Of course, it’s always nice to get a good review. But I’m sure that others will not be quite so positive. I’m already stealing myself for this statistical certainty.
(This is a little taster for a book I’m currently writing, which I’m not going to reveal the title of at the moment. Should anyone be at all interested it’ll be published towards the end of the year.)
I’m at my third press conference in a fortnight and feel no less an outsider. The boxing promoter Frank Warren mills around cheerfully massaging shoulders but even though we met long ago when I had hair and he didn’t have circular scars on his chest from the bullets that almost killed him he doesn’t have a clue who I am. He looks through me and I’m pleased that he does.
My third press conference in a quarter of a century and already there are faces that I am beginning to recognise as regulars. The silver-haired Colin Hart, erstwhile of The Sun newspaper is again prowling the boards, eternally shaking hands, boxing’s own Methuselah, but unlike last time around I choose to avoid him. Also present once more is a tall dark-skinned man with a digital camera permanently strapped to his wrist, whom I’m told is called Kugan Cassius, something of a name in the boxing world but most probably anonymous in civvy street. He apparently conducts regular interviews for a YouTube channel he started a few years ago that has quickly grown to attract over one million hits. Boxers and managers and promoters are understandably anxious to court his attention. In the old days newspaper men ruled the roost and could potentially make or break a fighter but nowadays the balance of power has shifted towards young black men toting iPhones, Nokias and Galaxies who film every second of any event that happens to make the slightest mention of boxing and then upload it on to different branches of social media while they still have battery power remaining.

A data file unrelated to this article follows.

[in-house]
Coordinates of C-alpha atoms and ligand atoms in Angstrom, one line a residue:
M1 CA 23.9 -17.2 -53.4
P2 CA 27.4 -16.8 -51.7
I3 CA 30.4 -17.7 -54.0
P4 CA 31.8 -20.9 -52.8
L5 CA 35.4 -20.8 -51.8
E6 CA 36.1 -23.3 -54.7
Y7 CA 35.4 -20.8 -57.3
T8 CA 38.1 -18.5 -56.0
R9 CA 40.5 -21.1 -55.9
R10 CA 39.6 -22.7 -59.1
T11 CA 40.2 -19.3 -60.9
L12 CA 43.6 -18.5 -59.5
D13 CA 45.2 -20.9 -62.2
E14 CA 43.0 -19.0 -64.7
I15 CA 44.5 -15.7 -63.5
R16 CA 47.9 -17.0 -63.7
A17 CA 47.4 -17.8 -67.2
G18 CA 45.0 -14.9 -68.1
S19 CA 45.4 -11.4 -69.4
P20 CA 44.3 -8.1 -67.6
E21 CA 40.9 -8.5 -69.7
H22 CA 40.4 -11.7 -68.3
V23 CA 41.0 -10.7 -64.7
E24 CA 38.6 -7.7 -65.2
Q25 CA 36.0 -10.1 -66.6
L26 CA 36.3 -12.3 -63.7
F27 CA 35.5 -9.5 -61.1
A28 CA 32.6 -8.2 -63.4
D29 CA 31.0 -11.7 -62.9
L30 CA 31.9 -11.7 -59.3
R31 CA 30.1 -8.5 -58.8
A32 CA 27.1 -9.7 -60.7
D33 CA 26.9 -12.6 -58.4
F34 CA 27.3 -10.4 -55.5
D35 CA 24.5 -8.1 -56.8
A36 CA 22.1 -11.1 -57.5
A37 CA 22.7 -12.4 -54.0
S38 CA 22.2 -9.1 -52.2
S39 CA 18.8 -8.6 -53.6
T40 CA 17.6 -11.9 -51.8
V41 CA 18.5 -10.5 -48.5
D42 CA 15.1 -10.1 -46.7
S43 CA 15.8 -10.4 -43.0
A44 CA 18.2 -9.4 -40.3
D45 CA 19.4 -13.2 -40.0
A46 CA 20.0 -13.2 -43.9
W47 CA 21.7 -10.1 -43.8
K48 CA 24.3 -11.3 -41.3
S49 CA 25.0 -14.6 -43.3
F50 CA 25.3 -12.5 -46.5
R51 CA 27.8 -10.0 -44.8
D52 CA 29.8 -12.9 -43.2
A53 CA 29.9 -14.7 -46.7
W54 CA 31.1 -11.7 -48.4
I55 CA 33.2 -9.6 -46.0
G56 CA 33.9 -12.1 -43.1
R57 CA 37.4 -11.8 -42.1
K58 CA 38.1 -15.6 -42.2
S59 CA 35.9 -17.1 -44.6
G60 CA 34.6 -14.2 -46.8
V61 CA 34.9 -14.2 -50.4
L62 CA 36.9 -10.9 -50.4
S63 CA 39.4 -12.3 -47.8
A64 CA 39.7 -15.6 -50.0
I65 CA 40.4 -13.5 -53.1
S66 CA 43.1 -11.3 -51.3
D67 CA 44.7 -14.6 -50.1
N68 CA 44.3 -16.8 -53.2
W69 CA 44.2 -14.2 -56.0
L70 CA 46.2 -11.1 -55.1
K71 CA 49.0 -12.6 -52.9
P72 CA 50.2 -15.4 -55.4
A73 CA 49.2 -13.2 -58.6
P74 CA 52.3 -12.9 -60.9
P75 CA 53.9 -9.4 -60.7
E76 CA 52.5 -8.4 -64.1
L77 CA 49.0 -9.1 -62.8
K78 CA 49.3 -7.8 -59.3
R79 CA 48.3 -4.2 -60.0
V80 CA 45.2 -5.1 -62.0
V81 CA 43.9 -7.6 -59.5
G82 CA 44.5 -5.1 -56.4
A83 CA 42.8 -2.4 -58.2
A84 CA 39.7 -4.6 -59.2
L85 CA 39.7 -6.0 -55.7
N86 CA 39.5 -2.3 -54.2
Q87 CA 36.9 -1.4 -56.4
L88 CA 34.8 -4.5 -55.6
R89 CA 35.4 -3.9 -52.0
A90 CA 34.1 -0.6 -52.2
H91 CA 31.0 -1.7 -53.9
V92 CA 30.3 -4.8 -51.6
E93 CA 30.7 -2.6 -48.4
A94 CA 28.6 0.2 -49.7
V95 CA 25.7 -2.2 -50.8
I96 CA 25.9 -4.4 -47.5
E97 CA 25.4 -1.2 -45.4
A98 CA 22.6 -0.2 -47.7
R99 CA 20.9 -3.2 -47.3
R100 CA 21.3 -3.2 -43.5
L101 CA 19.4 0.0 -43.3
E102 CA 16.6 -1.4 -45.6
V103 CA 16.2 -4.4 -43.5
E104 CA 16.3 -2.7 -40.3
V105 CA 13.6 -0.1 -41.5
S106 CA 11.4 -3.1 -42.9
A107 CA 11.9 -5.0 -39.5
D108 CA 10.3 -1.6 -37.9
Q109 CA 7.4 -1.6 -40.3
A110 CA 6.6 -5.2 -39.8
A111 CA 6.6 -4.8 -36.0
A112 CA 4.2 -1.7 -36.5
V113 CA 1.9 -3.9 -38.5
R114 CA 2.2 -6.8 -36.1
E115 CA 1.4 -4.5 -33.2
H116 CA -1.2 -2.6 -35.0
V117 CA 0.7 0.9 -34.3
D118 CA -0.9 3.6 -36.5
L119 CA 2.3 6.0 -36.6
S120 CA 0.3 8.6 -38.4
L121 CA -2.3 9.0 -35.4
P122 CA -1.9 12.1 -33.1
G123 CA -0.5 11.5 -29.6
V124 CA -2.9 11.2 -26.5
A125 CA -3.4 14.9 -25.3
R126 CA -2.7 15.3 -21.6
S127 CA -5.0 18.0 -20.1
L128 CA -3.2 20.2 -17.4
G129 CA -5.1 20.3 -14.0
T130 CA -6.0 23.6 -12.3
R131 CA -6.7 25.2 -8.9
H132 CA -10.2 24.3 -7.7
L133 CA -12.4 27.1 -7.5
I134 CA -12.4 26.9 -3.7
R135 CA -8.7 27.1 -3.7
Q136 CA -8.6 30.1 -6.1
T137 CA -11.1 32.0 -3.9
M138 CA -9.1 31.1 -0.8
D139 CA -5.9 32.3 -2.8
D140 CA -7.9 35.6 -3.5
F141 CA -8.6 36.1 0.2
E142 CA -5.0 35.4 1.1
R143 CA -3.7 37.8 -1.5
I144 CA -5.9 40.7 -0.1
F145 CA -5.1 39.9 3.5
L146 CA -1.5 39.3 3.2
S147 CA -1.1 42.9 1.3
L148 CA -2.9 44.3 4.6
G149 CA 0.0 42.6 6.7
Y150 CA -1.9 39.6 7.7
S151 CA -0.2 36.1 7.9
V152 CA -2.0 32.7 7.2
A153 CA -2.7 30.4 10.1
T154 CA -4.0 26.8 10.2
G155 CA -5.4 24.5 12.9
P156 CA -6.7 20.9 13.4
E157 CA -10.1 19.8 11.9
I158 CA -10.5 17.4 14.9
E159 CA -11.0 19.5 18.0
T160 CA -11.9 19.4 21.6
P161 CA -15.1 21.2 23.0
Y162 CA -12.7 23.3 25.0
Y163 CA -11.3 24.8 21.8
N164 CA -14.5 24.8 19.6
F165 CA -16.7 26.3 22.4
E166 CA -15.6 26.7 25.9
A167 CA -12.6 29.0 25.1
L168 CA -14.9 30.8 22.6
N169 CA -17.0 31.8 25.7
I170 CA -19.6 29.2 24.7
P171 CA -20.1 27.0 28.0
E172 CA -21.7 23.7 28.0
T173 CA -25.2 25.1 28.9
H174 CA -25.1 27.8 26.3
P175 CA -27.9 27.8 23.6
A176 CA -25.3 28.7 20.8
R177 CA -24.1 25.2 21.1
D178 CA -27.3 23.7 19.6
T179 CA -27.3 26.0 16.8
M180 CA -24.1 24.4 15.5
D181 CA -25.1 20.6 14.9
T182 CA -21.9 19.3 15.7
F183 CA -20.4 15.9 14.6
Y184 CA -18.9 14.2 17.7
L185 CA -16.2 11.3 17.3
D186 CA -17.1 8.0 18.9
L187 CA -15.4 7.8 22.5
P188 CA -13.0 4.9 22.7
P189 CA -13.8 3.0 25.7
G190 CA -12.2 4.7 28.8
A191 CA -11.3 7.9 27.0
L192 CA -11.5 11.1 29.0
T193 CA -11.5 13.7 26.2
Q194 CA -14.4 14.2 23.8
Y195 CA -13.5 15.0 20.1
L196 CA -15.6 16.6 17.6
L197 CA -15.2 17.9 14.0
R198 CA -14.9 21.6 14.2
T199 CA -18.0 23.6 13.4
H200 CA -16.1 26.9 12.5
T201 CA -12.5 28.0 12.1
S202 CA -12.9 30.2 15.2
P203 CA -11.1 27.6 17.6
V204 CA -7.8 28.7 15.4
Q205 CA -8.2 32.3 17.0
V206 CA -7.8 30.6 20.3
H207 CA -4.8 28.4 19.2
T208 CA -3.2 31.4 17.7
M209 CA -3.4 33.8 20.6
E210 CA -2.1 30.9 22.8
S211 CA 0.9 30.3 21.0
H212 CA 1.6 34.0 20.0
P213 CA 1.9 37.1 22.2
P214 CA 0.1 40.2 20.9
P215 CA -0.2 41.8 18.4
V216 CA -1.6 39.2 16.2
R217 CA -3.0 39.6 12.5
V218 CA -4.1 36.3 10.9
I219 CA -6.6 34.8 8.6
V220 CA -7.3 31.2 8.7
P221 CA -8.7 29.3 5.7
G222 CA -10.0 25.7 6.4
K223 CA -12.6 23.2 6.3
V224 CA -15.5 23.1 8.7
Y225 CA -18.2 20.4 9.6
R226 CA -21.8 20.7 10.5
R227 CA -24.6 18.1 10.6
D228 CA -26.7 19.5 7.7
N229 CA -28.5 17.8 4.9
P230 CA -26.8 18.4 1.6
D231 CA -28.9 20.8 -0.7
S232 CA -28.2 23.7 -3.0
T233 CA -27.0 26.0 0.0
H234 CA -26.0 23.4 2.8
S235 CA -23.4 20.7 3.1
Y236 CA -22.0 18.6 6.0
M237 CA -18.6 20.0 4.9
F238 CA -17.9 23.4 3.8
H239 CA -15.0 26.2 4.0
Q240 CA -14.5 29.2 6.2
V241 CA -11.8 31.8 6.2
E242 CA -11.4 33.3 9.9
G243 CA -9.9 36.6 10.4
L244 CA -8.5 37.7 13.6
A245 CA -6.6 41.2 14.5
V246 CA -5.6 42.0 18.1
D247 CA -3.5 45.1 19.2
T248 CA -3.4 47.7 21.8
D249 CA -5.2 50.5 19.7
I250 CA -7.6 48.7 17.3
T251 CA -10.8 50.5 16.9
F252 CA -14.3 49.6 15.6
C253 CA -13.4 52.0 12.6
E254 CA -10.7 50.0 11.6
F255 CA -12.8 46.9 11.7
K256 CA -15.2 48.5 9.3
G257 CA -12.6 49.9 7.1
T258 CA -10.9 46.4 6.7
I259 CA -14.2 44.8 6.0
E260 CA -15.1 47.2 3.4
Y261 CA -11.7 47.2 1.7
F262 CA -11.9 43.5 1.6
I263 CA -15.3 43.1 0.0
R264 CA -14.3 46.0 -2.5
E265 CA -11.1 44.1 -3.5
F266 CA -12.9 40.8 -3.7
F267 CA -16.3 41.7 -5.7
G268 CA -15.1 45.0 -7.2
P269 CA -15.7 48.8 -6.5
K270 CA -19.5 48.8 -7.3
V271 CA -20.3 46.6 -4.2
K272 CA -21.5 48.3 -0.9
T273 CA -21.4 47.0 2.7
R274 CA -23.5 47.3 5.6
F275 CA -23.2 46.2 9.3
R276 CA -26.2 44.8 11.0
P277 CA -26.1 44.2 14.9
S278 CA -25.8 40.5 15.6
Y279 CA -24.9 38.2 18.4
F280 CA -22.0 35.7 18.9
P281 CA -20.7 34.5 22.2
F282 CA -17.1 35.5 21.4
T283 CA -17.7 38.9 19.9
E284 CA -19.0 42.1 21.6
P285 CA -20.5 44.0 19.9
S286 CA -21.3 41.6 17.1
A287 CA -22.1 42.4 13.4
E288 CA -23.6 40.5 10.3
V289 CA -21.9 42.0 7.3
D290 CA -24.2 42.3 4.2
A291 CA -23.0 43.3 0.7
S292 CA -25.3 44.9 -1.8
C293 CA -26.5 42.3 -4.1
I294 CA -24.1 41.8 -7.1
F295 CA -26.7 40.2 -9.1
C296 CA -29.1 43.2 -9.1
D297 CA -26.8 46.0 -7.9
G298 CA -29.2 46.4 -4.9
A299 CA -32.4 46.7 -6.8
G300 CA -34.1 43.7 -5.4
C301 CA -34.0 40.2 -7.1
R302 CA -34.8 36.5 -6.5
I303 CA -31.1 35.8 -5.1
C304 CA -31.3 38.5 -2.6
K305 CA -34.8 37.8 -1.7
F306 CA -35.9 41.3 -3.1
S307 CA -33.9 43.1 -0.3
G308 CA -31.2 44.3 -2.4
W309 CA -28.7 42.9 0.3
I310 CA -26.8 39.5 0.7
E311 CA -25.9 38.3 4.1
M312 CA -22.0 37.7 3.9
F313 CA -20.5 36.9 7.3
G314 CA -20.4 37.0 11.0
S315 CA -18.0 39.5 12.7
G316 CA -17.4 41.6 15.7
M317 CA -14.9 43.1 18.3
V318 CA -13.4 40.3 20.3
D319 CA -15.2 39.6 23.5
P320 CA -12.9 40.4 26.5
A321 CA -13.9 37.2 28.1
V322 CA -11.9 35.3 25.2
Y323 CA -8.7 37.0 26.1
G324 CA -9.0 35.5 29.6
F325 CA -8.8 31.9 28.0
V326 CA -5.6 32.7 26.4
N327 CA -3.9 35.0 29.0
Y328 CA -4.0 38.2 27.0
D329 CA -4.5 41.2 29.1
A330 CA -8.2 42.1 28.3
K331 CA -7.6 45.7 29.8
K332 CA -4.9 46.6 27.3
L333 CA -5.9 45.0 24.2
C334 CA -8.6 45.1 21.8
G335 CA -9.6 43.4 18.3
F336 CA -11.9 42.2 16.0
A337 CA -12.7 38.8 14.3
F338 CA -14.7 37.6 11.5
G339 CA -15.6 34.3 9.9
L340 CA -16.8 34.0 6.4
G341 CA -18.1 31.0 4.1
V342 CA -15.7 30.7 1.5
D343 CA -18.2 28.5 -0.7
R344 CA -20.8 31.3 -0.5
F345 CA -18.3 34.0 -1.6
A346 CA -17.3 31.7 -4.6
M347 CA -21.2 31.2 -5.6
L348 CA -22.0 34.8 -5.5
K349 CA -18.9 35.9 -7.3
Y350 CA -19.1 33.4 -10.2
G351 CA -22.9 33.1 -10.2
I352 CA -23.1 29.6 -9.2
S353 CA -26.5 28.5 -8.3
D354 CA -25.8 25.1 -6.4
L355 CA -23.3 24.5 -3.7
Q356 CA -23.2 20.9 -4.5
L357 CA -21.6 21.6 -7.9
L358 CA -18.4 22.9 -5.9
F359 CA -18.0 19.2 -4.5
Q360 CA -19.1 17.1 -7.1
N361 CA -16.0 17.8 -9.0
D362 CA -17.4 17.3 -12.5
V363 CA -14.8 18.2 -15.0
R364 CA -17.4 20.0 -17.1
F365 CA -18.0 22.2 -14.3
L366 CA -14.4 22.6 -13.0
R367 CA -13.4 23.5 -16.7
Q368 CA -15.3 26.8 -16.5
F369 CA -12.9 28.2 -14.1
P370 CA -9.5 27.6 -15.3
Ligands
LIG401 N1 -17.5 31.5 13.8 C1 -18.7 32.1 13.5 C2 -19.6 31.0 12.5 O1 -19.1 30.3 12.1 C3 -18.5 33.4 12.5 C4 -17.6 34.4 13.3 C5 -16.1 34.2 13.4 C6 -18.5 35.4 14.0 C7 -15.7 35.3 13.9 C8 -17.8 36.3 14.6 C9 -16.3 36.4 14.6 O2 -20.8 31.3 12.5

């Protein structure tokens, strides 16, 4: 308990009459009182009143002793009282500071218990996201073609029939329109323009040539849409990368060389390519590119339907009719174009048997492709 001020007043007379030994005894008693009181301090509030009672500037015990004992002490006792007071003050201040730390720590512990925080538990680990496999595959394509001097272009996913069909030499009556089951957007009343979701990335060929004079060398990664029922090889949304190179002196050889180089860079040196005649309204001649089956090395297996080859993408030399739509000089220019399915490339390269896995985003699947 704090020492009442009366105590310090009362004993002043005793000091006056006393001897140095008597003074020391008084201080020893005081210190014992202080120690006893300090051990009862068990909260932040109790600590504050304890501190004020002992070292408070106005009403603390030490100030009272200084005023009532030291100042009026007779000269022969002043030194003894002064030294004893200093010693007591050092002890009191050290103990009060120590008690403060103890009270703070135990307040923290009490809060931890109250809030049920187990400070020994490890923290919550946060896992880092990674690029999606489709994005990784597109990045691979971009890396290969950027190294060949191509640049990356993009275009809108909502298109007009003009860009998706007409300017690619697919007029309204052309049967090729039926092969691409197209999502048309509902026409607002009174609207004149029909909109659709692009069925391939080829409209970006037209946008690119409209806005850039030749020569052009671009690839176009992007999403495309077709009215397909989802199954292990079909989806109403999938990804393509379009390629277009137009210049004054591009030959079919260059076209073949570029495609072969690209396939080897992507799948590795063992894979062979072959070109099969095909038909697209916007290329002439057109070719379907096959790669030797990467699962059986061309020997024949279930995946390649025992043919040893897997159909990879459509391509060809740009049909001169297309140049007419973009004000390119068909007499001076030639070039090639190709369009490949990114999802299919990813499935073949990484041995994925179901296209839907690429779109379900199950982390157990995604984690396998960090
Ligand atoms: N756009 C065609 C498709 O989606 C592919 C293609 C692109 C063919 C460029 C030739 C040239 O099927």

I’ve come here today to kill several birds with one stone. Having contacted Frank Warren’s press office I am grateful to have been invited along to observe three prominent boxing figures strut their stuff. Two of them, Naseem Hamed and Ricky Hatton, are former world champion boxers at feather and light-welterweight respectively. The other is currently the undisputed heavyweight champion of the world, a controversial figure known as Tyson Fury. Fury is probably the real reason I am here. For even in the modern era of boxing, possibly the most cynical, financially polluted epoch in boxing history, a chance to see the real, bona fide heavyweight champion of the world in the flesh is an opportunity that even then most dilettante of boxing observers would be unwilling to turn down.
The press conference is being held in a large room called The Empire Suite in London’s drippingly opulent Landmark Hotel. By coincidence I’d been here only a few months earlier after a former employer died and left a sum of money that was to be spent on a lavish bash in her memory. Unlike that night I stand innocently sipping mineral water and quietly watch as events unfold. Ricky Hatton, noticeably heavier than in his fighting days, is being interviewed on film by a heavy-browed young man whom I recognise from the last press conference I attended. More film crews congregate around other fighters, discernible to me only by the stoop of the shoulders and their calcified fists. My eyes stalk Frank Warren, impressed to witness him in action: silky smooth, effortlessly charming, a veteran of more of these type of events than his relatively youthful exterior would tend to suggest.